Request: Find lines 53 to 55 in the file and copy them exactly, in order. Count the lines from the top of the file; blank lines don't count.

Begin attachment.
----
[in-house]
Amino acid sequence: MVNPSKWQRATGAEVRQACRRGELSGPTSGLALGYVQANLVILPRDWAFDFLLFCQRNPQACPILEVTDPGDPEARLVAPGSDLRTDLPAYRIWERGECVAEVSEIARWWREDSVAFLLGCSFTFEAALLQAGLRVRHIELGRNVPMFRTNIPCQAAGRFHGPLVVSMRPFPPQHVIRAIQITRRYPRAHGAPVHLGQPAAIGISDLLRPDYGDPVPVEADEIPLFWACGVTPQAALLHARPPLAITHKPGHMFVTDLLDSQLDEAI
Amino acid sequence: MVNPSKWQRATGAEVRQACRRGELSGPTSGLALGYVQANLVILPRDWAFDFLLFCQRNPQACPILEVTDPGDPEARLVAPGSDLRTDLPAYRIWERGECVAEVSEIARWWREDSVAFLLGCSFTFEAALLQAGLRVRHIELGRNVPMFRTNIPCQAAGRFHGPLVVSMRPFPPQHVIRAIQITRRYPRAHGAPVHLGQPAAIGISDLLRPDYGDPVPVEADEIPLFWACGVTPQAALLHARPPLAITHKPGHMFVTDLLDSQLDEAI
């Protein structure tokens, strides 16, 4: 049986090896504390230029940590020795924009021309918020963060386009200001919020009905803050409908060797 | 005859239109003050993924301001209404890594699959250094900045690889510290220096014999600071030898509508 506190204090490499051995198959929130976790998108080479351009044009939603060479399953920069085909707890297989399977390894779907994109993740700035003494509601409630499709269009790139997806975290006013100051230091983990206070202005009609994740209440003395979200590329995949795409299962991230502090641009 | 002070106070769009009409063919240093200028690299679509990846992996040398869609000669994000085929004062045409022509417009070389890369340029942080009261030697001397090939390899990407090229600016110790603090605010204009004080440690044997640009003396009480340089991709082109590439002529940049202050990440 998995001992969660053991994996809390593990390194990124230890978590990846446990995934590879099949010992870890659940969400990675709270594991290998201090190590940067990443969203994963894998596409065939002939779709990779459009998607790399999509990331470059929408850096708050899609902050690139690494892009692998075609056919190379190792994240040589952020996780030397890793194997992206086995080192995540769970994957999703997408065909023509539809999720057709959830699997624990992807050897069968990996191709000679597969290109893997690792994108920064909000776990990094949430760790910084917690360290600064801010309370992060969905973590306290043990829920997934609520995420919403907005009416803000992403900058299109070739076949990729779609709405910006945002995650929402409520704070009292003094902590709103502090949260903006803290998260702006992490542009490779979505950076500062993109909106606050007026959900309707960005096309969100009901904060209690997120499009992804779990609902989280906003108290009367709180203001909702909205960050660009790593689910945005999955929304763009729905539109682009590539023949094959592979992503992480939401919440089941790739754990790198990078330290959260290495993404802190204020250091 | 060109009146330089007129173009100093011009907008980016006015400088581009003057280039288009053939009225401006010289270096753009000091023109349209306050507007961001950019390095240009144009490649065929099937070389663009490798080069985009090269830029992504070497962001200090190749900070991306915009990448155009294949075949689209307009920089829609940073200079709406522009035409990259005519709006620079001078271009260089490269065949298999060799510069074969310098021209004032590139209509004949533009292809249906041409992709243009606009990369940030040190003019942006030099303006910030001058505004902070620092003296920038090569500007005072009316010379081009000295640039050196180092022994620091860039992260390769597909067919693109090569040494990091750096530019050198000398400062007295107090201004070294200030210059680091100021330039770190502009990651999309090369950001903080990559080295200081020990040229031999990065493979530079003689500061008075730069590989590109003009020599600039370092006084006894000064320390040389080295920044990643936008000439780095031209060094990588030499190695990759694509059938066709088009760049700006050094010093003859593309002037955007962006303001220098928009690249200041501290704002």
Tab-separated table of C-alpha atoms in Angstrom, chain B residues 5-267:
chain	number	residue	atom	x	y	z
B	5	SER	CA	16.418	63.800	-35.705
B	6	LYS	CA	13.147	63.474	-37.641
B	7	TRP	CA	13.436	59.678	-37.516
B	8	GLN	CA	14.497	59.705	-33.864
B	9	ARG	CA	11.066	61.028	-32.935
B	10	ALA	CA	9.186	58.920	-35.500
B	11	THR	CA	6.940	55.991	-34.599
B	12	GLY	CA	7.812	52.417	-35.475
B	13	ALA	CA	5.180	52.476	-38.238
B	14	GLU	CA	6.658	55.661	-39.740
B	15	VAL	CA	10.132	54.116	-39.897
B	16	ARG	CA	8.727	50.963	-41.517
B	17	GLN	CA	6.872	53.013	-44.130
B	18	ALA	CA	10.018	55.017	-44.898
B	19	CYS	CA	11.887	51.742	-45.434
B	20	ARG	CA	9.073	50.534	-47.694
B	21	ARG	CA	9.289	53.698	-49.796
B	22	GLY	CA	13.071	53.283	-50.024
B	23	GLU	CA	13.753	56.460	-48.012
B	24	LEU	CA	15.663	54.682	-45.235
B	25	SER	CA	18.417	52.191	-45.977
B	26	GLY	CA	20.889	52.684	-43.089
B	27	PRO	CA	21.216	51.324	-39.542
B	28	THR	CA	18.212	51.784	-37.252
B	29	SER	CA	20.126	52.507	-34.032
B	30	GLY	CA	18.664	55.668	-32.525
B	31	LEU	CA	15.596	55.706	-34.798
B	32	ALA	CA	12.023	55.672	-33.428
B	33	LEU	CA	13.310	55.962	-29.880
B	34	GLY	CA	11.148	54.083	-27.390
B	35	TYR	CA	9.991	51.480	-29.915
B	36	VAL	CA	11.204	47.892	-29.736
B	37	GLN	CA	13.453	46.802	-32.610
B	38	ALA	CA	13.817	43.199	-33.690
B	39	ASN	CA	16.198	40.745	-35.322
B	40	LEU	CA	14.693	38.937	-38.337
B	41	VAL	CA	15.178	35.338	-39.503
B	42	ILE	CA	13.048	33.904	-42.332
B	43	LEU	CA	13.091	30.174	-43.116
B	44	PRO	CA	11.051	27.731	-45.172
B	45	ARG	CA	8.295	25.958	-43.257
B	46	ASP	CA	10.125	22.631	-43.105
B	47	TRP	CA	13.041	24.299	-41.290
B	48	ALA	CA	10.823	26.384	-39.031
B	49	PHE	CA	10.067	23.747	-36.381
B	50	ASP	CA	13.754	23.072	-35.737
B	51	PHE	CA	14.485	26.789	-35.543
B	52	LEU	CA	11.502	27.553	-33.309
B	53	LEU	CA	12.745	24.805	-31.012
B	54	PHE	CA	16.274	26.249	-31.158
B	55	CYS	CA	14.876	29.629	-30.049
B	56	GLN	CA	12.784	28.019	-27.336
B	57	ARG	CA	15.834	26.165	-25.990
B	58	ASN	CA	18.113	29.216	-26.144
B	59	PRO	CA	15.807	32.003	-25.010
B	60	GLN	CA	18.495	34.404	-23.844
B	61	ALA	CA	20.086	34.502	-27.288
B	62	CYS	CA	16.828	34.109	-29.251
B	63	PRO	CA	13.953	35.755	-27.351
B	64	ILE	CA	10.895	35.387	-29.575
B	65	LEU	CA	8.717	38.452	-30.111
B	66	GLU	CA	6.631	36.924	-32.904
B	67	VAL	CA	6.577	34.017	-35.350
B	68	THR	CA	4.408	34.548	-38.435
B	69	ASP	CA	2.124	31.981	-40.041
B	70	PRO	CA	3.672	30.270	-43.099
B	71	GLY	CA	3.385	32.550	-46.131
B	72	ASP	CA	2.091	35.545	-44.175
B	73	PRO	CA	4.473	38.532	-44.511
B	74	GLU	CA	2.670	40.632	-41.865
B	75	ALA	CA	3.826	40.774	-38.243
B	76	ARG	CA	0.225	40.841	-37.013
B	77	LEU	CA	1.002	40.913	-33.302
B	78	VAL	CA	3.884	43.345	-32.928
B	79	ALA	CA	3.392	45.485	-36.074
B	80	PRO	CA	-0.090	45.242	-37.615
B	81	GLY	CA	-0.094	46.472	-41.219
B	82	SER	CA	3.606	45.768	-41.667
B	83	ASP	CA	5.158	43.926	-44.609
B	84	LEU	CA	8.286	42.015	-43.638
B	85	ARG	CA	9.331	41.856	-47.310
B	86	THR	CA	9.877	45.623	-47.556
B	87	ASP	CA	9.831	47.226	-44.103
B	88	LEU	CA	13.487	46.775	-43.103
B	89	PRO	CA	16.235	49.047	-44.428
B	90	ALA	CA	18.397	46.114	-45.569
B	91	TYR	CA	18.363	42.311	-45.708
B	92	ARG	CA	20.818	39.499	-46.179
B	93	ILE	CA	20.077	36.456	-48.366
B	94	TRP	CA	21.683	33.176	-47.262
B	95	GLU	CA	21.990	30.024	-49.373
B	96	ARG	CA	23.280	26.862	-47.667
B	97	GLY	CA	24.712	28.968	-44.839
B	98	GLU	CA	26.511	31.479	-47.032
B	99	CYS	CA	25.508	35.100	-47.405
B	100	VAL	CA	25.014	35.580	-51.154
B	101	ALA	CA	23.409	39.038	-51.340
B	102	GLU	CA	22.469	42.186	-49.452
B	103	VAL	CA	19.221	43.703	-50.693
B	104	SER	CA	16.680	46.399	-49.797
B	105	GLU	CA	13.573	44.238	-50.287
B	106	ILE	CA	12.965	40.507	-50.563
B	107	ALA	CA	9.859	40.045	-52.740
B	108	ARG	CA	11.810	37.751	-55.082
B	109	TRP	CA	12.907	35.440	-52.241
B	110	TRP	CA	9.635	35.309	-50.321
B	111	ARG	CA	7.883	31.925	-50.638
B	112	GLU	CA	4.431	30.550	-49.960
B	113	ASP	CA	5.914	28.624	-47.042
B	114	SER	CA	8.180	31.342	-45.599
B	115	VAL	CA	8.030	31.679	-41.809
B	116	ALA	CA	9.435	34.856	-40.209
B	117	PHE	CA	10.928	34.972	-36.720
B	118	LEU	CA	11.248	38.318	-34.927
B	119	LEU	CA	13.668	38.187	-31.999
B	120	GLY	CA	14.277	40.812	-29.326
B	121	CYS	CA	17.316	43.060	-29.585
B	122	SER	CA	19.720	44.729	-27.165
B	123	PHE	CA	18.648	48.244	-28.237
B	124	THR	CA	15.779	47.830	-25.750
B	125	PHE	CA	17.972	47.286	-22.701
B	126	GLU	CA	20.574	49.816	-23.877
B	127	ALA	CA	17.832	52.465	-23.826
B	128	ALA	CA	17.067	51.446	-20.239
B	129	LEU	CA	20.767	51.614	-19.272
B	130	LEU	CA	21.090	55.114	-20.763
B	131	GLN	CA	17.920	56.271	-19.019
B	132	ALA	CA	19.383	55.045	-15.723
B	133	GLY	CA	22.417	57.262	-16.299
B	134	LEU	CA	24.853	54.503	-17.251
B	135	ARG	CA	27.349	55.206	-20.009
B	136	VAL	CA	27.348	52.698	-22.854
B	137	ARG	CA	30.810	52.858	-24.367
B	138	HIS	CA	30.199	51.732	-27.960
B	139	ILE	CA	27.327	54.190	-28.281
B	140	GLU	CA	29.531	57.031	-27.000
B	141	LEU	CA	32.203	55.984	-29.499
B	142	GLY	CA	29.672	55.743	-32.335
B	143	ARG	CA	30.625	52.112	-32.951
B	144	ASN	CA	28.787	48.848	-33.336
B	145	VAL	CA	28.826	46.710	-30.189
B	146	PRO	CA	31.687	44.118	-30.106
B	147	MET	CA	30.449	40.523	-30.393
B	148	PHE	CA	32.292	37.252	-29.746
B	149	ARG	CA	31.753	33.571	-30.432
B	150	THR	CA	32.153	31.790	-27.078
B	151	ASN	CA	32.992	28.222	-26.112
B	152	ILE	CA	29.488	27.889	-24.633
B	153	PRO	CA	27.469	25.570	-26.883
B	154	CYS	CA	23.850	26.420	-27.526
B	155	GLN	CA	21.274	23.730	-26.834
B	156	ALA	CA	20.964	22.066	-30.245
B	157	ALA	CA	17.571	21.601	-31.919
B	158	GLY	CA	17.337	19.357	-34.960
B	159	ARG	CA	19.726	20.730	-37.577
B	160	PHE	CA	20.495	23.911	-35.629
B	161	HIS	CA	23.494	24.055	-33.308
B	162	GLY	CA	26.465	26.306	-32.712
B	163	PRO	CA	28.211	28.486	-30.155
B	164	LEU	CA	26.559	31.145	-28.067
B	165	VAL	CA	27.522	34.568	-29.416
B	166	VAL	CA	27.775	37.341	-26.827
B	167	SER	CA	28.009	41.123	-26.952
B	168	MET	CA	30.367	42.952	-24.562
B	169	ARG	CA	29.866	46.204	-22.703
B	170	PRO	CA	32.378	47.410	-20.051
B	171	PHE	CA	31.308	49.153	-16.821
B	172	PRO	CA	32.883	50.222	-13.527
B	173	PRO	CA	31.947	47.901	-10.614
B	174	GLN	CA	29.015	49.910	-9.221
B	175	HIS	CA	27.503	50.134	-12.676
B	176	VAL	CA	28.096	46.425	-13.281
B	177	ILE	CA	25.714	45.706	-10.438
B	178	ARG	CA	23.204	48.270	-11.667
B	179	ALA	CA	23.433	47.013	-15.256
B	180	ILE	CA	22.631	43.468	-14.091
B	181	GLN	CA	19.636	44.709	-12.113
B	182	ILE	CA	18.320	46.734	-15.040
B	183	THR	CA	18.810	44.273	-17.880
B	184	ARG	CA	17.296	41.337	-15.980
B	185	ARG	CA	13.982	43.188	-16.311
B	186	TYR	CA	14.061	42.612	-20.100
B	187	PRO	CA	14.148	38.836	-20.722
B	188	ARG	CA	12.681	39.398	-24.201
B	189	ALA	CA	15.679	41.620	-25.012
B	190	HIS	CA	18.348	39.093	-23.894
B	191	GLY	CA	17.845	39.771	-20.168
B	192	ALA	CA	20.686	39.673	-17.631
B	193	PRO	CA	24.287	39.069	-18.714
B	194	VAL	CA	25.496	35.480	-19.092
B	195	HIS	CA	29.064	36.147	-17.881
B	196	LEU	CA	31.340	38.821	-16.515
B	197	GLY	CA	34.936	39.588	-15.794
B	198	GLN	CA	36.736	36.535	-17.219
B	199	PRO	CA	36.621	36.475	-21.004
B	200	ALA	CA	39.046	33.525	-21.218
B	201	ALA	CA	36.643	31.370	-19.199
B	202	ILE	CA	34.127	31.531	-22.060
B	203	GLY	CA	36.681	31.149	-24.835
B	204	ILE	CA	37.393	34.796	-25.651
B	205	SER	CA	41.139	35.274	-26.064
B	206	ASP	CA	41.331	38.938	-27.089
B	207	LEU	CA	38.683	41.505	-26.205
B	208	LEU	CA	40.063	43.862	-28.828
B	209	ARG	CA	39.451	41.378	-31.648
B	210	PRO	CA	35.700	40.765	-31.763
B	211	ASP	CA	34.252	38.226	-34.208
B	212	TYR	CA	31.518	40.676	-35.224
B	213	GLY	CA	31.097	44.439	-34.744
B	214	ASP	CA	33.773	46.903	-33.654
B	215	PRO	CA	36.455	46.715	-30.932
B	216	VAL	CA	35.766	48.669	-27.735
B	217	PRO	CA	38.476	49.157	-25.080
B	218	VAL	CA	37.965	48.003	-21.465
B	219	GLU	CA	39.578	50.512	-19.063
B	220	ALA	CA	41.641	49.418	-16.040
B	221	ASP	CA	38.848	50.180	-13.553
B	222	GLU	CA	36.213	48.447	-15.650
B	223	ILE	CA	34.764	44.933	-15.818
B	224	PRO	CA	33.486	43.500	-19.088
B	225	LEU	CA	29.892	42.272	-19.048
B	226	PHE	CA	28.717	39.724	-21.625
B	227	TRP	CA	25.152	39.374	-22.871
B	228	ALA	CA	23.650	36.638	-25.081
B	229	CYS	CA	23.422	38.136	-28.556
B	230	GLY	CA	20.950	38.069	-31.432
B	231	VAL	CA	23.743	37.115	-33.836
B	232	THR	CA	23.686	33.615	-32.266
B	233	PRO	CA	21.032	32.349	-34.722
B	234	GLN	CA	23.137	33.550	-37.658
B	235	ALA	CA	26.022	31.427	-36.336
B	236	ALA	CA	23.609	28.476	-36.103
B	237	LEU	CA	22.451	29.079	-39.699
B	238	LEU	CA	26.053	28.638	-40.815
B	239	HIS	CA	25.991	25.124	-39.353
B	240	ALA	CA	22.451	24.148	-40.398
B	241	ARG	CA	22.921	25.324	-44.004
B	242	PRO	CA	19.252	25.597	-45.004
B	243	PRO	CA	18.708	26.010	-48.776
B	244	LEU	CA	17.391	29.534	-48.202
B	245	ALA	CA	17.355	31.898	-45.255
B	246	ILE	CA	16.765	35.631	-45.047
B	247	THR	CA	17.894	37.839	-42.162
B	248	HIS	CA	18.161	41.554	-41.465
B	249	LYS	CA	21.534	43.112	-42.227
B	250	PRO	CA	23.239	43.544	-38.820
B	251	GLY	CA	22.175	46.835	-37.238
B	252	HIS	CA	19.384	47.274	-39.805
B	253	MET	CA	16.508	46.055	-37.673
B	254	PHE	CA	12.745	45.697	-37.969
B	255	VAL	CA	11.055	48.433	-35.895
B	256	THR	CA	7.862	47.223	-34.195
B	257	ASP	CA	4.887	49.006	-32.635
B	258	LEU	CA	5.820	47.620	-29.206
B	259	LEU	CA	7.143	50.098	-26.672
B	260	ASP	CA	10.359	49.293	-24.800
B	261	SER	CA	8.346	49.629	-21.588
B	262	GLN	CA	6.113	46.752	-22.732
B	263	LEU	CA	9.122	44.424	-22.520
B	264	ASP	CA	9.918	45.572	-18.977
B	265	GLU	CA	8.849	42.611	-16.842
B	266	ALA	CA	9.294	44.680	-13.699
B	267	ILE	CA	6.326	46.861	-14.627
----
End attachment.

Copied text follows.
B	51	PHE	CA	14.485	26.789	-35.543
B	52	LEU	CA	11.502	27.553	-33.309
B	53	LEU	CA	12.745	24.805	-31.012